Can’t Stand Up for Falling Down
Cameron, Richard (English playwright, television and film writer, 19__-____),
“Can’t Stand Up for Falling Down,” a __-minute drama of interweaving monologues in English, set in rural Yorkshire, England,
© 1990 by Richard Cameron;
• in Richard Cameron’s Can’t Stand Up for Falling Down [and] The Moon’s the Madonna (London: Methuen Publishing, Ltd, 1991), ISBN 0413656802;
• also, in Richard Cameron’s Cameron Plays 1: Can’t Stand Up for Falling Down. Pond Life. The Mortal Ash. All of You Mine, introduction by the author (London: Methuen Publishing, Ltd, 1998), ISBN 0413716600;
• script/rights available from Methuen Drama, 215 Vauxhall Bridge Road, London SW1V 1EJ, England, telephone+44 20 7798 1600, fax +44 20 7828 2098/7233 9827, http://www.methuen.co.uk/titles.php/isbn/0413716600.
• Cited in Play Index, 1988-1992: An Index to 4,397 Plays, edited by Juliette Yaakov (____-____) and John Greenfieldt (____-____) (New York: The H. W. Wilson Company, 1993), ISSN 0554-3037, LCCN 64-1054, 542 pp.
Ruby (f), stranger to the other two; _____ (f), stranger to the other two; _____ (f), stranger to the other two.
One boorish, unthinking, man who never appears in the play wreaks damage on three women.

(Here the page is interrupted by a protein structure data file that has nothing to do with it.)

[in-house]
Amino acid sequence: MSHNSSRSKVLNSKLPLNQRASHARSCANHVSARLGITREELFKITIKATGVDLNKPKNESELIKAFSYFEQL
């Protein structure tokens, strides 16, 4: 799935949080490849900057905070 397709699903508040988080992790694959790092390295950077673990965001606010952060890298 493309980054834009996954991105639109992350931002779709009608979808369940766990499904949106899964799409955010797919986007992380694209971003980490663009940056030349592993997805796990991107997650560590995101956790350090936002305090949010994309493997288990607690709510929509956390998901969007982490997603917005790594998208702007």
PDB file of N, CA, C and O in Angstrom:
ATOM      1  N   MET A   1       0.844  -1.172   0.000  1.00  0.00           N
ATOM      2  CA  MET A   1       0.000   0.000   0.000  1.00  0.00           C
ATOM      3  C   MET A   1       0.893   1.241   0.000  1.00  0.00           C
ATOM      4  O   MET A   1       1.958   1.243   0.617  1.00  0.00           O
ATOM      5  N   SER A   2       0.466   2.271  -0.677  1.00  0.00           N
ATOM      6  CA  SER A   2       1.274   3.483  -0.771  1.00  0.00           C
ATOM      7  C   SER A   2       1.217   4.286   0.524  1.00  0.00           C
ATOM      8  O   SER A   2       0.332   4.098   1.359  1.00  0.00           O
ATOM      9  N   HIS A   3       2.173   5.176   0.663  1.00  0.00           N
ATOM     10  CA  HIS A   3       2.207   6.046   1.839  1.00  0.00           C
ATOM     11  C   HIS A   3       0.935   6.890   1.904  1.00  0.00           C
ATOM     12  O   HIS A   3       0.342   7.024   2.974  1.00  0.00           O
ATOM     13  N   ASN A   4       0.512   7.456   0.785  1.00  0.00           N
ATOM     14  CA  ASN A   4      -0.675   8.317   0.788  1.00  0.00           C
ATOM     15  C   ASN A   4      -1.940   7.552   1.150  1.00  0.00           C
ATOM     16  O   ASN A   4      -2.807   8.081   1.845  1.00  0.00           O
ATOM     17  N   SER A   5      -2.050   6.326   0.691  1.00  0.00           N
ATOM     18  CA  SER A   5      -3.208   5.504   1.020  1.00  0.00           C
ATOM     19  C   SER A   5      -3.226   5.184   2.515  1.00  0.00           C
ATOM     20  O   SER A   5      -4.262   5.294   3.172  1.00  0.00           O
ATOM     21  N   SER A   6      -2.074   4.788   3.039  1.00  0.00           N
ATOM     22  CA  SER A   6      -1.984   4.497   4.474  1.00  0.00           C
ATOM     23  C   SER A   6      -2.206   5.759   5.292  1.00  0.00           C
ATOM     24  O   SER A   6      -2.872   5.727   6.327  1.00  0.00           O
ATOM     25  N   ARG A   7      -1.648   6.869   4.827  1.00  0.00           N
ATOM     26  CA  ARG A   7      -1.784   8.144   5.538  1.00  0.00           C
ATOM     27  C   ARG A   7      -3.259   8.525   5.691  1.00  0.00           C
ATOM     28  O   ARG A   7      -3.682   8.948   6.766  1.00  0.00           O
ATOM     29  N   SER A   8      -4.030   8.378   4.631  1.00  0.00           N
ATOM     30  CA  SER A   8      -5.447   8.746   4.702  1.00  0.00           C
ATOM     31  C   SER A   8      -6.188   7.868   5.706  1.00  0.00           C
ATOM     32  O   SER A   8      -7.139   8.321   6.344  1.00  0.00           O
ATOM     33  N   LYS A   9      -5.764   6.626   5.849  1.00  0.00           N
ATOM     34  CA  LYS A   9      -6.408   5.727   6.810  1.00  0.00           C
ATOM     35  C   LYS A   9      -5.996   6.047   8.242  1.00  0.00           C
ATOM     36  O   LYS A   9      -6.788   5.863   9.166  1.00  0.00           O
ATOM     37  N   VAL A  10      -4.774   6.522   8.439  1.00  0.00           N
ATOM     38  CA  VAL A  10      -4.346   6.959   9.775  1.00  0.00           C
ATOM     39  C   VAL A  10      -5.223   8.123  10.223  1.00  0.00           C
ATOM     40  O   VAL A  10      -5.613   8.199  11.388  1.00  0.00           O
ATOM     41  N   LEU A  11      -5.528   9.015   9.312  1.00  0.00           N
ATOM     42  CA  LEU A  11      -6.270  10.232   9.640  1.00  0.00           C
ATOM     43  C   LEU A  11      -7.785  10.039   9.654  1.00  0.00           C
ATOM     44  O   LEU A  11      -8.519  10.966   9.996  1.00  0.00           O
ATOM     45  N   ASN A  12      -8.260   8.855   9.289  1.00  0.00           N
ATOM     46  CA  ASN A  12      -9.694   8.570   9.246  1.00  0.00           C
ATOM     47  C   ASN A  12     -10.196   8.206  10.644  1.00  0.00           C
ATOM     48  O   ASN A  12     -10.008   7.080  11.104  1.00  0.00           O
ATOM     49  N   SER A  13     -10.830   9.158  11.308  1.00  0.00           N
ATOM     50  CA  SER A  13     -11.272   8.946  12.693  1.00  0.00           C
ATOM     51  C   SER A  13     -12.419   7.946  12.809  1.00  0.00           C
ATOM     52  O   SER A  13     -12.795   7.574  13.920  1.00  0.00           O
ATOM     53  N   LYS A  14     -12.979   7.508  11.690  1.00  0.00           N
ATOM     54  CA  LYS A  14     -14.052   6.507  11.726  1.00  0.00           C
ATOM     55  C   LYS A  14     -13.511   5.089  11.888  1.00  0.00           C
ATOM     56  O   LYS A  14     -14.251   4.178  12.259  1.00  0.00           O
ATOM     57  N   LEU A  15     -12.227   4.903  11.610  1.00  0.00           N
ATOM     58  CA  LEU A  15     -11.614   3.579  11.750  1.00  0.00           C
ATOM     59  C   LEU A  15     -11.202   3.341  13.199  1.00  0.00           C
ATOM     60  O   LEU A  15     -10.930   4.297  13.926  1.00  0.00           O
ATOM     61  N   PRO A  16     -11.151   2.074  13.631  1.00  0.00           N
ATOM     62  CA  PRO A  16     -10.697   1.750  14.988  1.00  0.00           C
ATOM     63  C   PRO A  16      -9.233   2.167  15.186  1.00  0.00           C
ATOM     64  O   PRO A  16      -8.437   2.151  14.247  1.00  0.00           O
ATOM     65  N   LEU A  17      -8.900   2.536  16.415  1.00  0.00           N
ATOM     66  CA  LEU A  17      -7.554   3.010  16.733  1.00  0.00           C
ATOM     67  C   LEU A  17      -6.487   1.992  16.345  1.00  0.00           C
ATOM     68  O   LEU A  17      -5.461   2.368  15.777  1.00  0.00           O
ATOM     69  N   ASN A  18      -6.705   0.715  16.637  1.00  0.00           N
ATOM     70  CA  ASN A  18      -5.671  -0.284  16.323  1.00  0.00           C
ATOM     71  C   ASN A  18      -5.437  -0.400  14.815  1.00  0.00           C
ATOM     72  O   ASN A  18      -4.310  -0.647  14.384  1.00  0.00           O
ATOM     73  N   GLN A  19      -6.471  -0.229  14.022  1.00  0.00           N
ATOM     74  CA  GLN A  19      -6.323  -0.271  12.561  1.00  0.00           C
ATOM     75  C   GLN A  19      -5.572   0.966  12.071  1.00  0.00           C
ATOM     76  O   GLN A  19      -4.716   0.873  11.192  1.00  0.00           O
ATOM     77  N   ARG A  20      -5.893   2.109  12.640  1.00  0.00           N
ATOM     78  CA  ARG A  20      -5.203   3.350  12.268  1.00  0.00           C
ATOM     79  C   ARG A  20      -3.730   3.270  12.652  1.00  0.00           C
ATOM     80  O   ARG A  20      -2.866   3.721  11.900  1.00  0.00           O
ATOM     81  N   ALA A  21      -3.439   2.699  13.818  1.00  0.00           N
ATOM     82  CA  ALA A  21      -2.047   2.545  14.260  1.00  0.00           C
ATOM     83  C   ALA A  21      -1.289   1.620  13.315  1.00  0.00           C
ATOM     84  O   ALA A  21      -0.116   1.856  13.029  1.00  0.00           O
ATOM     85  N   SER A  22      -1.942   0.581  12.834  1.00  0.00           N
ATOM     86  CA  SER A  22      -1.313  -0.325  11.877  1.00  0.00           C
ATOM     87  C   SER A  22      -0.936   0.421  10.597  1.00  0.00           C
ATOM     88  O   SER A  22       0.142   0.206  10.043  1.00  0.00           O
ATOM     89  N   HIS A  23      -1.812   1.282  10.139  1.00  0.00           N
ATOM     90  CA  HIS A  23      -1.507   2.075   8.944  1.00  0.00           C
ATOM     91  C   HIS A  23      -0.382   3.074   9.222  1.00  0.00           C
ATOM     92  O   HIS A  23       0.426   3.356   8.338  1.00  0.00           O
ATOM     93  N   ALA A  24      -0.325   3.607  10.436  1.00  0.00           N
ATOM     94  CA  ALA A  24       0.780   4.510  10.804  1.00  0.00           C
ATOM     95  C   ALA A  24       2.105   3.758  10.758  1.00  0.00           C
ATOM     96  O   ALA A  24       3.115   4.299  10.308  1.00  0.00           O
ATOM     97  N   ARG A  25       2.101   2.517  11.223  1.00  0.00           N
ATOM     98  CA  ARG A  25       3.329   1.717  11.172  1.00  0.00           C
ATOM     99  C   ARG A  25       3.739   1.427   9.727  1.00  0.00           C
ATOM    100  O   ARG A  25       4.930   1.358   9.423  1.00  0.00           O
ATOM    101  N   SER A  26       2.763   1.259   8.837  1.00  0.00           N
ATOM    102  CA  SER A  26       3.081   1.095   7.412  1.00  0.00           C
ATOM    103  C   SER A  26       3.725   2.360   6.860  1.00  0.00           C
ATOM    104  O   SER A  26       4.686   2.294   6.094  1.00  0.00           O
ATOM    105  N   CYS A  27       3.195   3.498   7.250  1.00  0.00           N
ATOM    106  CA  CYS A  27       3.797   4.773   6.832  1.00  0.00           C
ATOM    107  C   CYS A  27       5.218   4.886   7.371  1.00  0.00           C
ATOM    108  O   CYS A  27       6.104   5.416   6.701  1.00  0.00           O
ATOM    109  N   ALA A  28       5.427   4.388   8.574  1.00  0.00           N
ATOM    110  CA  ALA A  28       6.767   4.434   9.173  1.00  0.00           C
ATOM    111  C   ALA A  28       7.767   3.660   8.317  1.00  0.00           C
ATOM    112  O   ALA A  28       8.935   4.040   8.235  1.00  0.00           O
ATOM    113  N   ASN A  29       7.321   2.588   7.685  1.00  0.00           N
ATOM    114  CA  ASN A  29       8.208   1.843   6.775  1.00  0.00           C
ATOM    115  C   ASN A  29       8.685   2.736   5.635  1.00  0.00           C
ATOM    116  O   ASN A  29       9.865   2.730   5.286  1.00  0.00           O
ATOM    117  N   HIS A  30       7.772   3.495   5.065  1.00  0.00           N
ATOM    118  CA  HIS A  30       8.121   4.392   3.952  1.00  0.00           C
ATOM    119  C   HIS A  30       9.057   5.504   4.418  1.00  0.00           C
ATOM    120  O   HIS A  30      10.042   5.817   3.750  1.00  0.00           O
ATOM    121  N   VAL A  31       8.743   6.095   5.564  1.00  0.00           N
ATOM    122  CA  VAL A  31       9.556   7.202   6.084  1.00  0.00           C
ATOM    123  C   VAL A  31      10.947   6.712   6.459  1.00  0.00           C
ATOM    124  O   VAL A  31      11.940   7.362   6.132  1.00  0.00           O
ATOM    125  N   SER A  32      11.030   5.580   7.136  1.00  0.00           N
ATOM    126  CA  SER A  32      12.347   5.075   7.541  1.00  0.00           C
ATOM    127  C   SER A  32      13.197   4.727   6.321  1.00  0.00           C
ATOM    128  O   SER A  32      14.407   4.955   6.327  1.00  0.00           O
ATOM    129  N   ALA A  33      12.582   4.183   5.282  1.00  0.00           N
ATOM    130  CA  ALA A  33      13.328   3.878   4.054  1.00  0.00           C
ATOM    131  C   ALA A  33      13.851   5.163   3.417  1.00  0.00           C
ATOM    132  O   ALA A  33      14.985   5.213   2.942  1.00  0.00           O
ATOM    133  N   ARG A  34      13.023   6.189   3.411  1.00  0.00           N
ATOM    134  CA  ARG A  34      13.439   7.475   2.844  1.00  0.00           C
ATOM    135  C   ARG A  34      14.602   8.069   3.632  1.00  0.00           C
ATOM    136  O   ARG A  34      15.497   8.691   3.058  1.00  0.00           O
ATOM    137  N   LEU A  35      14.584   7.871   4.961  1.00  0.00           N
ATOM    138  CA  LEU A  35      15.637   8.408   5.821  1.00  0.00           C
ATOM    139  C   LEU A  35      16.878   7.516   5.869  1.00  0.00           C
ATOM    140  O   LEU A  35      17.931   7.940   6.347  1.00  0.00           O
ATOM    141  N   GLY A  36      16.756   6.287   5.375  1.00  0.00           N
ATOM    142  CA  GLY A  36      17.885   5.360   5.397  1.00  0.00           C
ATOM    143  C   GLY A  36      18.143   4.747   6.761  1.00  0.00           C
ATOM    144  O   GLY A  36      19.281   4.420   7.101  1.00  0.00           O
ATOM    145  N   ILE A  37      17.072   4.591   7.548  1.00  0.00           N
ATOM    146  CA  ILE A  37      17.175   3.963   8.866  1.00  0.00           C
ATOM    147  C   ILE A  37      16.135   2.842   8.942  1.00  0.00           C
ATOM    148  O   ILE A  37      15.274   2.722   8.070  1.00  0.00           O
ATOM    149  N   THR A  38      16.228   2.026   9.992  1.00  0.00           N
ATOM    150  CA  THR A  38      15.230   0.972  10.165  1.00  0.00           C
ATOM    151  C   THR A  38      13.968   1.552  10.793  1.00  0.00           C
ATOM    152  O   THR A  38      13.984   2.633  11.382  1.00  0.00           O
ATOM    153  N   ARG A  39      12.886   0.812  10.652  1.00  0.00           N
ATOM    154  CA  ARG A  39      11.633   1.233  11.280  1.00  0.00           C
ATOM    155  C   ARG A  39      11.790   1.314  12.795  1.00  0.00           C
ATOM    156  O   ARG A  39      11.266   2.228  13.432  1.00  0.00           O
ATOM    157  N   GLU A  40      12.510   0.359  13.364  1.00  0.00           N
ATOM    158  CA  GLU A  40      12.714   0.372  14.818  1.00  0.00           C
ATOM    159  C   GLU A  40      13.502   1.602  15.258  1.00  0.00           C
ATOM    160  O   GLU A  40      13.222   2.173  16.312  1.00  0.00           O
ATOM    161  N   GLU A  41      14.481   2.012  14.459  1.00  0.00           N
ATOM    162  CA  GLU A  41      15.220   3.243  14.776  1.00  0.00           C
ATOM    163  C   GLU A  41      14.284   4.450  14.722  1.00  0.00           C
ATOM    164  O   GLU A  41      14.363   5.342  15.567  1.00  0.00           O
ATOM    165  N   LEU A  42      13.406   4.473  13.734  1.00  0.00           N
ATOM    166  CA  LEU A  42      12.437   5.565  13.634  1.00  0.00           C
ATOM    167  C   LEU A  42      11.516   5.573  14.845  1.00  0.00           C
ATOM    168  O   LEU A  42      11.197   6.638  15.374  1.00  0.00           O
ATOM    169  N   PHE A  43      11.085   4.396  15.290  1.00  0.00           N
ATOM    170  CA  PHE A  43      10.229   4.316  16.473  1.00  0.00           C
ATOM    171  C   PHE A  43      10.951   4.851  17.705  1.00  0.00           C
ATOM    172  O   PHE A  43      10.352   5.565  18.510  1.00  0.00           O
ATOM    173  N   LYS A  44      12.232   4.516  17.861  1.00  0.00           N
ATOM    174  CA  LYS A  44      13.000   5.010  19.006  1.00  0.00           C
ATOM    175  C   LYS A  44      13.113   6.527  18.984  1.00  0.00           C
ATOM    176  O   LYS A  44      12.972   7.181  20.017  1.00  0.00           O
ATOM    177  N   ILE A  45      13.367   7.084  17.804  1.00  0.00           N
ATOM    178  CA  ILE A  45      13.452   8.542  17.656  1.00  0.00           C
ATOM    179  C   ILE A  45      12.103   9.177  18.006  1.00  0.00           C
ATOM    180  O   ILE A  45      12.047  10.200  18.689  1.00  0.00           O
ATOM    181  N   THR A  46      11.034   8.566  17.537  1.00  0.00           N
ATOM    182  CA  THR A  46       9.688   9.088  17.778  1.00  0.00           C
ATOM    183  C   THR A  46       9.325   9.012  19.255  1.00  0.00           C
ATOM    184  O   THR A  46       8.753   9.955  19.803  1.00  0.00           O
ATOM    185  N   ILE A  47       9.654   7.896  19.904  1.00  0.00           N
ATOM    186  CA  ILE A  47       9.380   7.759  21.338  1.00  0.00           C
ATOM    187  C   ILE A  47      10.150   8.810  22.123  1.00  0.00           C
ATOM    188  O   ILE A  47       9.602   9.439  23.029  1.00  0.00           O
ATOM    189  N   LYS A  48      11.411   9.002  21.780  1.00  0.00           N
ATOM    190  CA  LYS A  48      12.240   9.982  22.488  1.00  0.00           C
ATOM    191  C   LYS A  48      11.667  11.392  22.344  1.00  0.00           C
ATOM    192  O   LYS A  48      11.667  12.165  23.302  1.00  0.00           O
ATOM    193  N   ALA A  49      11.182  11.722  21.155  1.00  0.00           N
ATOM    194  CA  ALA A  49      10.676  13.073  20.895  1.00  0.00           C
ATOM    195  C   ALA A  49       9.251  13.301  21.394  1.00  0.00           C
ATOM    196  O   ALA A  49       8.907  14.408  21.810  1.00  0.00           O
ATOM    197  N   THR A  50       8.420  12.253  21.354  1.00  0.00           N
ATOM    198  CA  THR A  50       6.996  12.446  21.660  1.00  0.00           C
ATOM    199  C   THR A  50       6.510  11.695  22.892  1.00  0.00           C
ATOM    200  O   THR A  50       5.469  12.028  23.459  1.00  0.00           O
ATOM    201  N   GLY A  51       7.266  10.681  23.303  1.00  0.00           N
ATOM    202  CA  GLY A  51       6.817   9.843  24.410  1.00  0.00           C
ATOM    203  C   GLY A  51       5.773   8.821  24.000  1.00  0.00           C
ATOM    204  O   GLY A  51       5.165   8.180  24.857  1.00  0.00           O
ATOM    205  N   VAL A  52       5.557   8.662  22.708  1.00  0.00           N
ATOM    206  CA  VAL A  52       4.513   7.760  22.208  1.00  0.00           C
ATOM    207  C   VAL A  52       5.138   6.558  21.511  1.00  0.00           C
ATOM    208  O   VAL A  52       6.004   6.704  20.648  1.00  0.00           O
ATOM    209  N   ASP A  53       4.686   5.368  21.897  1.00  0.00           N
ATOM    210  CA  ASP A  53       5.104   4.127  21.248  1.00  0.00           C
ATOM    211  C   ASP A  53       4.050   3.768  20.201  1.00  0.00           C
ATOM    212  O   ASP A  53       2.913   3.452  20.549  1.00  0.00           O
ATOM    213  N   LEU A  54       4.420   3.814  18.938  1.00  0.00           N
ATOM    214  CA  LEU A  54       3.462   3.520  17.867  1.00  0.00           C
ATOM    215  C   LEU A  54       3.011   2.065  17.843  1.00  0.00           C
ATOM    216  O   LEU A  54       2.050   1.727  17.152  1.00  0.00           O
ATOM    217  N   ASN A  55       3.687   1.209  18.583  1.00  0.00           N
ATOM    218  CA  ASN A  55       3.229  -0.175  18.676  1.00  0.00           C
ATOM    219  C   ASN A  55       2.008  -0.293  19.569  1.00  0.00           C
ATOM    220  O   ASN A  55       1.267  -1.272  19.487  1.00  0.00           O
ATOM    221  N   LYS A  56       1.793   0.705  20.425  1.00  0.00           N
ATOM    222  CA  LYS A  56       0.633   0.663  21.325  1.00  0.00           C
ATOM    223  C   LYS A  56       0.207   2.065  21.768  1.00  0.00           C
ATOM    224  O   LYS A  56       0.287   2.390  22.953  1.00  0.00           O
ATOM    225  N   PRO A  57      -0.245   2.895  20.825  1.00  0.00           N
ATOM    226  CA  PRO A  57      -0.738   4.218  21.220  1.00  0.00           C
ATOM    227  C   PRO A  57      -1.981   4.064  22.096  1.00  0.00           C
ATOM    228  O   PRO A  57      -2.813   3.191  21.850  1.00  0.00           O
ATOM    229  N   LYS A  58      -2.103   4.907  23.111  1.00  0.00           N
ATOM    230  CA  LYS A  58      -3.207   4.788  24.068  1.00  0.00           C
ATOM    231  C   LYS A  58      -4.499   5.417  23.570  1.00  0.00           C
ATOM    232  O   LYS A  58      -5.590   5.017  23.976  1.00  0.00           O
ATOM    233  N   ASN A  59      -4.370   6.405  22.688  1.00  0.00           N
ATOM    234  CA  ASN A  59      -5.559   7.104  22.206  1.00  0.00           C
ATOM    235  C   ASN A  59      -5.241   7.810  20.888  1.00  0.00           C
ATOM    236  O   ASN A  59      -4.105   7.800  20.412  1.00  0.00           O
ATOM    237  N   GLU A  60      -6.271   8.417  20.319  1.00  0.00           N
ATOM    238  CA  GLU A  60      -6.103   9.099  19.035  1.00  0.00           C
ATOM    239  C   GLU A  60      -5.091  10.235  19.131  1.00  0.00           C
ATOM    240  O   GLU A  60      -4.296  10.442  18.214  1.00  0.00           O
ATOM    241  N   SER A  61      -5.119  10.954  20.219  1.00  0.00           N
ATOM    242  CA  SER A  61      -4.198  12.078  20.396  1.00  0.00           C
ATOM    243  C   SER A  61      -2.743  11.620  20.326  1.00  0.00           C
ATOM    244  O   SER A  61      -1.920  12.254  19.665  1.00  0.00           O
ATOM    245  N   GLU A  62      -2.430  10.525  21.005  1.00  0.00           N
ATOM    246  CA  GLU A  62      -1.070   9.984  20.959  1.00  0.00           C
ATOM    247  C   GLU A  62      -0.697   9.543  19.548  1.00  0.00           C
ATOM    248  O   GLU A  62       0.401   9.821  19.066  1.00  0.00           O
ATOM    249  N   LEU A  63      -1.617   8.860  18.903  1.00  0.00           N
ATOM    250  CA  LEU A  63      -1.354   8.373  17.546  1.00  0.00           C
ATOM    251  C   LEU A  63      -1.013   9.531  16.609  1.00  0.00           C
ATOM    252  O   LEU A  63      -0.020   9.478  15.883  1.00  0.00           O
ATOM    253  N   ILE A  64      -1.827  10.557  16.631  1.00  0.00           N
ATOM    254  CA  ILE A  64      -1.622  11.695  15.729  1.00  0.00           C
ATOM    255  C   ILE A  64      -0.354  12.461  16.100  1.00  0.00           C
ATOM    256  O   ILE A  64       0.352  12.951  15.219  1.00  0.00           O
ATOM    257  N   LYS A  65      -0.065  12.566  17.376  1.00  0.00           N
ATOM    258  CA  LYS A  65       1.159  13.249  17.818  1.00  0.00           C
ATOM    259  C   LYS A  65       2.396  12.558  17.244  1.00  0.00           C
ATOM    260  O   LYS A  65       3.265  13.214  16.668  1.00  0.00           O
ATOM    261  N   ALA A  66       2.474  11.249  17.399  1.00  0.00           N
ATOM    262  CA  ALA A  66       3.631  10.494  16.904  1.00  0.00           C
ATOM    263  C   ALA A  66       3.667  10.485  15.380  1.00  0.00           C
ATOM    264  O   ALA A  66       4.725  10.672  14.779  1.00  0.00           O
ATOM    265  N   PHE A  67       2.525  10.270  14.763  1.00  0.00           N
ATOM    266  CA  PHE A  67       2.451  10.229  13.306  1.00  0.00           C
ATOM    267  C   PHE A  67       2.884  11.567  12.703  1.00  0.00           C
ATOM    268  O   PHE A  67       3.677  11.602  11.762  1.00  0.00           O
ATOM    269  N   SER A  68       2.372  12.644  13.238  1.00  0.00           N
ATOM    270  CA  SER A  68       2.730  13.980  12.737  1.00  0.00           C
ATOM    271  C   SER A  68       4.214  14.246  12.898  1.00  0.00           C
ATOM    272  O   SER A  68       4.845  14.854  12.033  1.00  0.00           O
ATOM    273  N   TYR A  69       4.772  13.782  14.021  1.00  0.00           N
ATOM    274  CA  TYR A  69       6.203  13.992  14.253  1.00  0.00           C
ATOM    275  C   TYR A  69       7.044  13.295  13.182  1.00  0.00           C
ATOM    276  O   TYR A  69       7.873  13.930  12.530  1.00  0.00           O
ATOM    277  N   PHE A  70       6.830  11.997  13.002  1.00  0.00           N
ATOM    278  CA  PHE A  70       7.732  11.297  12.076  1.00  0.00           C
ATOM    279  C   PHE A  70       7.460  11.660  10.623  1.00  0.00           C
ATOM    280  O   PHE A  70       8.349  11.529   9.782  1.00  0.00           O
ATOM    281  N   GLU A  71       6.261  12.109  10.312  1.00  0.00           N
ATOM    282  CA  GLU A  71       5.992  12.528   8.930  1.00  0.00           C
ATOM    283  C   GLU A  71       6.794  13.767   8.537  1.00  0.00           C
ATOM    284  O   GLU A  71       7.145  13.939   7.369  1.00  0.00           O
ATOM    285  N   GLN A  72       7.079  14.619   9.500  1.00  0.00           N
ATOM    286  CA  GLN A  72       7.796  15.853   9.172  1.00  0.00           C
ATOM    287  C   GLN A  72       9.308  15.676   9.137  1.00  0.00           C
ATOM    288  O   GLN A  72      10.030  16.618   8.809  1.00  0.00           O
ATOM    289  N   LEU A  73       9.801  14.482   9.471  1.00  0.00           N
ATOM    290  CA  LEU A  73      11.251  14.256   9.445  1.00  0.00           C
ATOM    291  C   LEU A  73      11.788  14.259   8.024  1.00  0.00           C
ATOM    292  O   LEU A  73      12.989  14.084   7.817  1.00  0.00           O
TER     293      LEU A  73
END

“Woman’s body found in quarry where eight years earlier her son died. Three women, strangers to each other, are tied to this event through one domineering man.”—Yaakov and Greenfieldt, p. 56.
• Premiered 1990 National Student Drama Festival, Scunthorpe.
• Richard is three times winner of The Sunday Times Playwriting Award.
• “[Cameron Plays 1] includes 'Can't Stand Up for Falling Down,' 'Pond Life,' 'Mortal Ash' and 'All of You Mine.' 'Can't Stand Up for Falling Down,' written as interweaving monologues, is a contemporary coming-of-age play set in rural Yorkshire and centres around a death that may not be quite as accidental as it seems ‘Cameron’s play is itself cumulatively and salutarily devastating . . . building up a picture from many partial perspectives, the monologues are beautifully arranged’ (Independent); 'Pond Life' is a play about a life-changing fishing expedition ‘the unpatronisingly sensitive vignette of adolescence explores more angles than angling in these youngsters' lives’ (Mail on Sunday); 'Mortal Ash' is a tale of youthful love, death and regeneration; 'All of You Mine' deals with the miners' strike of 1984 and it’s effects on an ex-pit village near Doncaster ‘there is a remorseless Ibsen-like vigour about the way he uncovers lies, motives and bad faith’ (Sunday Times). “Over the past few years, Cameron has emerged as the shrewd chronicler of a small-town, post industrial England whose experience is quite distinct from that of city dwellers." (Guardian).”—Cameron Plays 1 by Richard Cameron, http://www.methuen.co.uk/cameronplays1.html, accessed November 11, 2002, and February 24, 2006.